Take an LED of each colour and wire each up to a conductive sausage of the same colour and a battery to make 3 circuits.  Wind a cable tie around the heads of the 3 LED so that they make a triangle and hold them so that they are horizontal. Put a sheet of translucent plastic (tracing paper works OK) in front of the LED so that when you look from the other side of the paper you can see 3 overlapping circles of light (with white in the middle, obviously).  break one sausage (e.g the green one) and see how the light changes to purple.  Or stretch the blue one and see the light getting ‘warmer’ and yellower. Explain how pixels work.

http://courseweb.stthomas.edu/apthomas/SquishyCircuits/videos2.htm

Make 3 concentric circle of dough with the insulating dough in the middle. Connect the LED across the insulating dough rings.  Add more and more LED in a circle.   Talk about connecting in parallel vs connecting in series.

Safety

Absolutely safe. Worse case scenario is that a child connects LED straight to the battery, in which case it will blow and may shatter but this is unlikely.

Or they might connect the battery wires to each other – not dangerous but not good for the battery!

One last point, give the LED etc a wipe down after each use because the salt in the dough corrodes connectors after while.

Store the dough in a polythene bag and squeeze air out before sealing,

Thanks to AnnMarie Thomas at Maker Ed for some of these ideas. BTW – it is her daughter in the picture above!

Tackling tricky topics – Cyber Bullying

Cyber bullying is when someone uses technology like texting, online chat rooms and social networks to bully someone. Children may find it hard to talk about cyber-bullying so it’s important to let them know that they can talk to you about anything.

Top tips for broaching the subject;

Stay calm. Children need to know that you’ll listen without judging or threatening to deal with a bully yourself.

Conversation starters;

Who’s sent you a message today? What did you talk about?

How to deal with it;

Keep the evidence, find out how to take screen shots on http://www.take-a-screenshot.org

Don’t punish the victim by removing internet access or phone use as fear of this may prevent children from wanting to tell you if something is going on.

Do monitor internet access and phone use and take an active interest in what’s going on.

Don’t feed the trolls. As with all bullies, ignoring them is a good tactic.

Talk about why people bully others, bullies are usually insecure with low self esteem, if your child can understand this they will feel better about themselves.

Un-friend and block anyone who is causing distress. You can block callers and texters as well as on-line “friends”.

You can find lots more info about cyber-bullying on http://www.internetmatters.org/issues/cyberbullying.html

and http://www.childline.org.uk/Explore/Bullying/Pages/online-bullying.aspx

For these and other difficult topics spend some time with your kids looking at http://www.kidsmart.org.uk or http://www.childnet.com/young-people and remember that the most important thing is to talk about it.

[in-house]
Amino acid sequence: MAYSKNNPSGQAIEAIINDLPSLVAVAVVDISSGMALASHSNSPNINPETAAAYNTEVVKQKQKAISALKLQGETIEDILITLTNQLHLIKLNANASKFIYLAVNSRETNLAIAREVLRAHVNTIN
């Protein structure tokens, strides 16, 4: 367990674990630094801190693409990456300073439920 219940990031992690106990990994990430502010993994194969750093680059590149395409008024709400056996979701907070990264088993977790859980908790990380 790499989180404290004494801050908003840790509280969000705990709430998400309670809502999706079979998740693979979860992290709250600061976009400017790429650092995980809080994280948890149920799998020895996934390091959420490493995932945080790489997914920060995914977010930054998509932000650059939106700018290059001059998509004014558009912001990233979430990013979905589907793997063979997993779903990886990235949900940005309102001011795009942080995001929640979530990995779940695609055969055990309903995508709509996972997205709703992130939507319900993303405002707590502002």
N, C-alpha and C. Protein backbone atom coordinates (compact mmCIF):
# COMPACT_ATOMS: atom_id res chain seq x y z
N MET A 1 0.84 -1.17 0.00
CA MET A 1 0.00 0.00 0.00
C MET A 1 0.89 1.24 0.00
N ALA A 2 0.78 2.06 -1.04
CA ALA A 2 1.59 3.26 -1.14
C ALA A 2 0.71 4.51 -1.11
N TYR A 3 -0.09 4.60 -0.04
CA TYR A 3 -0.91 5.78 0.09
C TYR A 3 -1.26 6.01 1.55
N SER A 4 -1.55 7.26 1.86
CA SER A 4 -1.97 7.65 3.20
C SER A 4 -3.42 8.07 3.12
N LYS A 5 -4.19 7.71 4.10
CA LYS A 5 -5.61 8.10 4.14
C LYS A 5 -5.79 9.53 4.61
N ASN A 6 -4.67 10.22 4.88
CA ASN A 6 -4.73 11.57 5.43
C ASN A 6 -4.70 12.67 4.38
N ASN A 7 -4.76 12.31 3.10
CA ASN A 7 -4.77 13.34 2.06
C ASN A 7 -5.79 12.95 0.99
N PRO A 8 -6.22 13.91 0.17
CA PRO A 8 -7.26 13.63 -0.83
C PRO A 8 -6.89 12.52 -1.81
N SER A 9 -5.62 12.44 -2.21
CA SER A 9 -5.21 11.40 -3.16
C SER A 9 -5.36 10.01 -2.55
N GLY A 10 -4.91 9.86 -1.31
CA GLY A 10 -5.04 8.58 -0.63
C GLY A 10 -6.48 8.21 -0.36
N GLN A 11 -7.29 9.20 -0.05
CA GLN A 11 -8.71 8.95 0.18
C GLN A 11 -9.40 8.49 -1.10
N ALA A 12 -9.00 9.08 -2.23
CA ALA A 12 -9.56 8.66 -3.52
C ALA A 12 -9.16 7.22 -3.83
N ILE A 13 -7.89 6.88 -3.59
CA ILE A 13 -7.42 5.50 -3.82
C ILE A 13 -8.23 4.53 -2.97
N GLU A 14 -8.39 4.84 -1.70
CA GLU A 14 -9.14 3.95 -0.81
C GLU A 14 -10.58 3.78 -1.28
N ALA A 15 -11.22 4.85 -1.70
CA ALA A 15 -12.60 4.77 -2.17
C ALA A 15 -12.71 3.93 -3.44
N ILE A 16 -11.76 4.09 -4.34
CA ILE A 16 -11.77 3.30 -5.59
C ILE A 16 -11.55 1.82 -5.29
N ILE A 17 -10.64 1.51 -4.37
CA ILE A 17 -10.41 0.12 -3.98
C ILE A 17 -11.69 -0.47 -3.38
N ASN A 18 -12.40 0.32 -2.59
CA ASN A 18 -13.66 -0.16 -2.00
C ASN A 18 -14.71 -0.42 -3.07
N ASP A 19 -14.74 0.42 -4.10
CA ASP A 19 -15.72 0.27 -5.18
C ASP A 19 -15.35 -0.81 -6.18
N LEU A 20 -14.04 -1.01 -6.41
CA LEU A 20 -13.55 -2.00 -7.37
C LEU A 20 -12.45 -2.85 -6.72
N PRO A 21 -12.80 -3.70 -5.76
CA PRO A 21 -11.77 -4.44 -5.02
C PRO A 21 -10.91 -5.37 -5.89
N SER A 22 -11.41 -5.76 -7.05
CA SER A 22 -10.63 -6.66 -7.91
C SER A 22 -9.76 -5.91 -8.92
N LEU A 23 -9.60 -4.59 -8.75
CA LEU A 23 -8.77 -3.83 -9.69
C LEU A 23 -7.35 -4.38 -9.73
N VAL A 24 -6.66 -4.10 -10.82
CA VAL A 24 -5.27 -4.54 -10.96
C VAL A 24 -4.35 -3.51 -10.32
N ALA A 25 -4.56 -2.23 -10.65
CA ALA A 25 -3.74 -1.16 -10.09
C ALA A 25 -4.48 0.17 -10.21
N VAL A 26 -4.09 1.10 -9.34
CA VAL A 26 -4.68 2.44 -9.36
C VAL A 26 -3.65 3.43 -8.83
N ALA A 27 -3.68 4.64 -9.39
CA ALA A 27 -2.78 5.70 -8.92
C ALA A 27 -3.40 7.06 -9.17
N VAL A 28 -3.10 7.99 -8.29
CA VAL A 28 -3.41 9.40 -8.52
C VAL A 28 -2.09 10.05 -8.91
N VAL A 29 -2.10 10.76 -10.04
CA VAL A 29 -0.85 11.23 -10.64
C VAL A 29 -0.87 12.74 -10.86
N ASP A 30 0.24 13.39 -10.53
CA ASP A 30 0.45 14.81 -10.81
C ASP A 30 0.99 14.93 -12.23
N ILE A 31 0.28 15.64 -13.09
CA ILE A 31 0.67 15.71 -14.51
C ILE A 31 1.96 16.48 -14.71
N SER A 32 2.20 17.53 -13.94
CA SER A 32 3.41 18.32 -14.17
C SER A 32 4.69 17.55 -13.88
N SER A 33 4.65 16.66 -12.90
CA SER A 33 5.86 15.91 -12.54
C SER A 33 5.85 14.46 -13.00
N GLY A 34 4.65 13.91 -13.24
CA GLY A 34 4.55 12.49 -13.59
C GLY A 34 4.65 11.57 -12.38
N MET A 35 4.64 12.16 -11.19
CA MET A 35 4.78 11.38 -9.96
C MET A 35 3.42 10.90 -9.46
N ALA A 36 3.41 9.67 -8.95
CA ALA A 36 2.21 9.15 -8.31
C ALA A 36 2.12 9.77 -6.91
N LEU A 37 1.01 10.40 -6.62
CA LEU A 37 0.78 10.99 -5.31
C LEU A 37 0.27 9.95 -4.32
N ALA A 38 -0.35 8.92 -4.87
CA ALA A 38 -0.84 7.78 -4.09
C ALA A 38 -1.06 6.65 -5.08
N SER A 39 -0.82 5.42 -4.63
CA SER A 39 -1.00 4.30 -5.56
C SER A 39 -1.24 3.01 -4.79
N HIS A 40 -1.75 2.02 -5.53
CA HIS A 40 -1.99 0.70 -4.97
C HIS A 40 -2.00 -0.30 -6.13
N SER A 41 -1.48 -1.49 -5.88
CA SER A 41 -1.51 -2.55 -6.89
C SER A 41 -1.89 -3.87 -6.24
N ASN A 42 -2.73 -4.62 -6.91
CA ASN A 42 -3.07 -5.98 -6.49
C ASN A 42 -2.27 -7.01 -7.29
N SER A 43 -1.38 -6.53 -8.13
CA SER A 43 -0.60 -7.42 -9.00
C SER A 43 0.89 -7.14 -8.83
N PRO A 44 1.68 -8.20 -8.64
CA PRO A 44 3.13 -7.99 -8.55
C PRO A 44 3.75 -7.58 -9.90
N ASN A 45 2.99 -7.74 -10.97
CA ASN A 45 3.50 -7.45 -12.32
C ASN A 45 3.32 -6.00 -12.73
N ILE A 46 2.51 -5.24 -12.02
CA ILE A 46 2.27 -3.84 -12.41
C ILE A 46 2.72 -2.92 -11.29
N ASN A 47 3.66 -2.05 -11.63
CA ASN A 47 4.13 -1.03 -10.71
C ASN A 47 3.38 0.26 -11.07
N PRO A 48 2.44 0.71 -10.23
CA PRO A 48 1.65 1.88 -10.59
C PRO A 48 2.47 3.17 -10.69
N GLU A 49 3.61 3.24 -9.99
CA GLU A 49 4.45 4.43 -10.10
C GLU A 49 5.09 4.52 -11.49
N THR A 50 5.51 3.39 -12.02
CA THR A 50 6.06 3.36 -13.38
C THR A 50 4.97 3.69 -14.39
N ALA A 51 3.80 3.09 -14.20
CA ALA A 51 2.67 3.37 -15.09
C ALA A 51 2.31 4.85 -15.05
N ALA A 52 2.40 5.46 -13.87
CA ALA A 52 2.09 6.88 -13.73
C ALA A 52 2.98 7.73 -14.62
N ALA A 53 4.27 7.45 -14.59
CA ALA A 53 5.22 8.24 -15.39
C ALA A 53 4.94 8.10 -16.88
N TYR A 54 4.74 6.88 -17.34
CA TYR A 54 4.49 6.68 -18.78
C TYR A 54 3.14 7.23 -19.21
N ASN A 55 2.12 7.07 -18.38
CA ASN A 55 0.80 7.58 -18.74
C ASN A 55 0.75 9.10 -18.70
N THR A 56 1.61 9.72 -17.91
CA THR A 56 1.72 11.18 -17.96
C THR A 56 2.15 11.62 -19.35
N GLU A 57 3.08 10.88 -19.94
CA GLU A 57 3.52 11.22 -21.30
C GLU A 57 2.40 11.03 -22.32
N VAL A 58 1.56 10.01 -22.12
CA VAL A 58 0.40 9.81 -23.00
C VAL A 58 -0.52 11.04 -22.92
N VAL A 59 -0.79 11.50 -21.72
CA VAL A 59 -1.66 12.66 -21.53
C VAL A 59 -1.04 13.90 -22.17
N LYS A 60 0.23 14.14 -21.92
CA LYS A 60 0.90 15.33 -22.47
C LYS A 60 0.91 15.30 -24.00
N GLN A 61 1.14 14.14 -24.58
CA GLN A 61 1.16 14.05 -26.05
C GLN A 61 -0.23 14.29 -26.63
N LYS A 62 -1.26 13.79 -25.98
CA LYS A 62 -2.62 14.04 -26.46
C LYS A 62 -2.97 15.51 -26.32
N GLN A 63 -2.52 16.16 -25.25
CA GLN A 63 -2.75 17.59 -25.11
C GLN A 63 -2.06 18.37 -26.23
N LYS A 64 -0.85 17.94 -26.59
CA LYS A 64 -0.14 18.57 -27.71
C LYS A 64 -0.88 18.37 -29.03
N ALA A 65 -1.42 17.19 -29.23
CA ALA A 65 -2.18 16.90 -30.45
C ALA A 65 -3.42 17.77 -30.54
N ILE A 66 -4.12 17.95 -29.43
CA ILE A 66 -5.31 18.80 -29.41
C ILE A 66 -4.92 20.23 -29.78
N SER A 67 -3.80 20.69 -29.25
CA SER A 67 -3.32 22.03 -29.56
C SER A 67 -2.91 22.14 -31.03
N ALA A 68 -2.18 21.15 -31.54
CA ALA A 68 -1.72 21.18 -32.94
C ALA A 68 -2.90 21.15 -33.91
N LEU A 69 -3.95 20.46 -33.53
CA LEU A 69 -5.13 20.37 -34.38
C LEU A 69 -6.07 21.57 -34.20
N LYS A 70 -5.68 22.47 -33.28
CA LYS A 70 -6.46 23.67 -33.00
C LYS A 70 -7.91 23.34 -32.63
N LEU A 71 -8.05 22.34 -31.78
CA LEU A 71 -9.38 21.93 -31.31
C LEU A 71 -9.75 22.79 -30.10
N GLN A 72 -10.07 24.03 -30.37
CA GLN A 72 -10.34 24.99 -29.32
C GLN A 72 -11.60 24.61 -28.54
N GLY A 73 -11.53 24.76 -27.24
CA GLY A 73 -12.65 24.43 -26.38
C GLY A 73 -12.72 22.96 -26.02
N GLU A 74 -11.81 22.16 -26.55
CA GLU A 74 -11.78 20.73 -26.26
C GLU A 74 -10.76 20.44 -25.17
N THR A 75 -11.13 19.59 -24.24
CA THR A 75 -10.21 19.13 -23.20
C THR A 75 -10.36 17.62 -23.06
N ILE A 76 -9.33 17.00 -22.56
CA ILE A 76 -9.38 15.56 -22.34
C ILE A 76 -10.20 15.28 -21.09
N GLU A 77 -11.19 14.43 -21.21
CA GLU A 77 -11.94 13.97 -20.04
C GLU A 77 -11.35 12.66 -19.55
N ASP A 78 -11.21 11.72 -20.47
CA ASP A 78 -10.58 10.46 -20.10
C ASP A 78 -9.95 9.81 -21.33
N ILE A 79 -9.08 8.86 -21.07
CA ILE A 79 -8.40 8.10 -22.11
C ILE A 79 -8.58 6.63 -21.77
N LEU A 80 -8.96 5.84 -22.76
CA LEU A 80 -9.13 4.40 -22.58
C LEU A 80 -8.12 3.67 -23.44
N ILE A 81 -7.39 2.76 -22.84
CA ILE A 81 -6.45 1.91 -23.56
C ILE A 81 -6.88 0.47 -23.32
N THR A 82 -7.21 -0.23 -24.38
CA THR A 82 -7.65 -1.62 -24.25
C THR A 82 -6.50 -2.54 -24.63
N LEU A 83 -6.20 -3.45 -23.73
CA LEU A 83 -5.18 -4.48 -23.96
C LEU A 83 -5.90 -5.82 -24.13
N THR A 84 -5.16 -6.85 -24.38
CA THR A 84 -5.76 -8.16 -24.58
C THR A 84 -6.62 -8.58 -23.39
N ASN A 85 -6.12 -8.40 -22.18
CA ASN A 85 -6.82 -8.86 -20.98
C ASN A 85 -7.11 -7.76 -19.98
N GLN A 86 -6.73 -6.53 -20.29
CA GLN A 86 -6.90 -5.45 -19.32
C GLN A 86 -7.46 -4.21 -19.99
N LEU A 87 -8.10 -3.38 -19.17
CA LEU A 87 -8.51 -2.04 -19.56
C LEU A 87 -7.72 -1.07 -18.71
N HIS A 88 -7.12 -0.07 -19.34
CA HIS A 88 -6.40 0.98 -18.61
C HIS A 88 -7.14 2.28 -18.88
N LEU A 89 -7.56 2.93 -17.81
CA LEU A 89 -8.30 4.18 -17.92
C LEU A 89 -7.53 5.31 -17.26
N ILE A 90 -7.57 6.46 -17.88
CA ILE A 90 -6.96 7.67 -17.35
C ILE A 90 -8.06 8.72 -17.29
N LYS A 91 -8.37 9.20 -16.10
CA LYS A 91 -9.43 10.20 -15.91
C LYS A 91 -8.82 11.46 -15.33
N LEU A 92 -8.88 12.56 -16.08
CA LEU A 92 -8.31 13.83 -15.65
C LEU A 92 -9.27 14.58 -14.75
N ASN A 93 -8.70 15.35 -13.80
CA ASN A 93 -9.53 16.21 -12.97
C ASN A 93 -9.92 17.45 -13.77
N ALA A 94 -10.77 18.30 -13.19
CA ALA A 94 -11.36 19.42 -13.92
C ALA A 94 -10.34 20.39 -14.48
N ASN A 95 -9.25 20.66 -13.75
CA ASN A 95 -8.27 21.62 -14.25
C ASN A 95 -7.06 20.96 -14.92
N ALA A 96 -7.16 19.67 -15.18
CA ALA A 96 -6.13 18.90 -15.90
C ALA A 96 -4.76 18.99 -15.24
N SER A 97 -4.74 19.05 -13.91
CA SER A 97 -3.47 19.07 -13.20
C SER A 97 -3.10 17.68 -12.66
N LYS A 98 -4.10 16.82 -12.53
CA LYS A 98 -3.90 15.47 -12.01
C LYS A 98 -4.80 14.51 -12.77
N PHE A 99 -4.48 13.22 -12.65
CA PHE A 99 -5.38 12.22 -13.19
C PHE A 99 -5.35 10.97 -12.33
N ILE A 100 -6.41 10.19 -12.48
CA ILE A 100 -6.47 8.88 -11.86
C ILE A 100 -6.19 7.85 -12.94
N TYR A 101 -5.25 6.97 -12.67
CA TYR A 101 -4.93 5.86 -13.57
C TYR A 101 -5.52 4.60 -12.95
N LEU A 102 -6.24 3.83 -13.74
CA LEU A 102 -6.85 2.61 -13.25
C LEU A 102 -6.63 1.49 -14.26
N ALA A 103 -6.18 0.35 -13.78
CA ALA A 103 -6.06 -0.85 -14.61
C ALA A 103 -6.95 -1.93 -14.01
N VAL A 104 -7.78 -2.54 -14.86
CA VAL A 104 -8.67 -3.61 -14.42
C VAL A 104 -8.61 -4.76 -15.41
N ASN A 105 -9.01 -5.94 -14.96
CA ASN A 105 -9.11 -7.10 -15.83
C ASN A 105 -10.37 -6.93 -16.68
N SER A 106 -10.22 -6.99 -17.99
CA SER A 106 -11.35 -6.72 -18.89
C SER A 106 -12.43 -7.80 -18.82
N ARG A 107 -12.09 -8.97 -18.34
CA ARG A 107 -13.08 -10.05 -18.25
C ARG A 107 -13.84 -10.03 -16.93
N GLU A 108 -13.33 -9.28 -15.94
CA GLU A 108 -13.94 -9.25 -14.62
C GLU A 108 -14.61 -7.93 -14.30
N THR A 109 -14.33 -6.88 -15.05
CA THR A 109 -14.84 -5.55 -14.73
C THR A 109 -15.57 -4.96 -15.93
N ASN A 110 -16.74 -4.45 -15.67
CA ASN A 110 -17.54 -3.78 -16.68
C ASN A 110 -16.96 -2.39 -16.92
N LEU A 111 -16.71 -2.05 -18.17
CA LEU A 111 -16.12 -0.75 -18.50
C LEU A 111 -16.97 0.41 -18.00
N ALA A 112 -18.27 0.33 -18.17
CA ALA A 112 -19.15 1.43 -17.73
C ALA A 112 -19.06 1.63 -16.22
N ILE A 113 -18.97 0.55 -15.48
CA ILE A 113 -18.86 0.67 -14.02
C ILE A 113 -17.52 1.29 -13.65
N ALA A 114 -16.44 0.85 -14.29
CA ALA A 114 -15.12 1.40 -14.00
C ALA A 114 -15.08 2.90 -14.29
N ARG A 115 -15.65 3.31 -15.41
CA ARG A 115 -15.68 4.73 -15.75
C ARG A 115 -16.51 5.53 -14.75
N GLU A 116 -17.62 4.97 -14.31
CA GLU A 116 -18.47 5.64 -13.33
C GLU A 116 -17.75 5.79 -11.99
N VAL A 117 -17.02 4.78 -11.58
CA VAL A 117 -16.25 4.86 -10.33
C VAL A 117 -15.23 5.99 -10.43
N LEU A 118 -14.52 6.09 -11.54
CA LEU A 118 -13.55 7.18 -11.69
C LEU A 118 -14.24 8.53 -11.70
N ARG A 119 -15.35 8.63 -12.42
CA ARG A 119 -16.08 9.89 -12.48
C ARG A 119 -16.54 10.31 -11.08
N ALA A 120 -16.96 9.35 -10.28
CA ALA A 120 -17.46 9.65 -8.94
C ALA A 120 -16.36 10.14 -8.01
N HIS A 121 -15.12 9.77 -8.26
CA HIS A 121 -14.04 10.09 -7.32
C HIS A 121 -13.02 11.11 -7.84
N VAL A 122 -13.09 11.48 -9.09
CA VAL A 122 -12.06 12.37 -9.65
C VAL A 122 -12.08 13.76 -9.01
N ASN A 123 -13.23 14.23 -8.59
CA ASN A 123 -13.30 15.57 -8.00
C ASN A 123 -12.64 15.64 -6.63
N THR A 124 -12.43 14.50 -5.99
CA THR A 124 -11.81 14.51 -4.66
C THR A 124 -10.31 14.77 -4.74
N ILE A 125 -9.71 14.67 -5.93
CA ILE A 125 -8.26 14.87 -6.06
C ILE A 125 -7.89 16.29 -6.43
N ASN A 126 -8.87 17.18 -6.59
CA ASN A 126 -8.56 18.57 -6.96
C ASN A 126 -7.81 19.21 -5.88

Tackling tricky topics – Adult content

Let’s face it, no one wants to talk to their children about adult content. In fact if we were playing cringe-worthy-parent-moments top-trumps, porn beats them all. The trouble is, no matter how good our home internet parental controls are, you only need to walk around the magazine aisle of a supermarket to expose your child to an abundance of sexualized images. It’s something we need to talk about and I’d rather brave my inevitable blushes than let someone else talk to my kids about it first.

Top tips for broaching the subject;

Keep it age appropriate, if your children are very young, you can talk to them about respect for their own body and respect for other people. You can also reassure them that they can talk to you about anything.

Prepare yourself;

Think about what messages you do and don’t want to get across to your child. You certainly don’t want to inspire them to go searching for it but you do want them to know that they can talk to you if they have seen something they are worried or upset about.

Conversation starters;

The human body is amazing and beautiful and comes in lots of different shapes and sizes.

Relationships should be between adults who love and care about each other.

For more information and details of how to set up tough parental controls on computers, phones and devices go to

http://www.internetmatters.org/issues/pornography.html#learn

 

 

Preparing kids for unsupervised internet use

More of the content I produced for O2 Telefonica, you can find the published versions and more on the O2 guru bites site but I thought the Babitech and Pontydysgu audiences would appreciate their own versions…

The internet is an amazing place for learning, creating, playing and socializing for the whole family. You wouldn’t let your kids play outside unaccompanied unless you were confident they could cross the road safely and not talk to strangers and the same applies to the internet. We all want online experiences to be positive so here’s a green cross code for unsupervised internet use.

For Parents;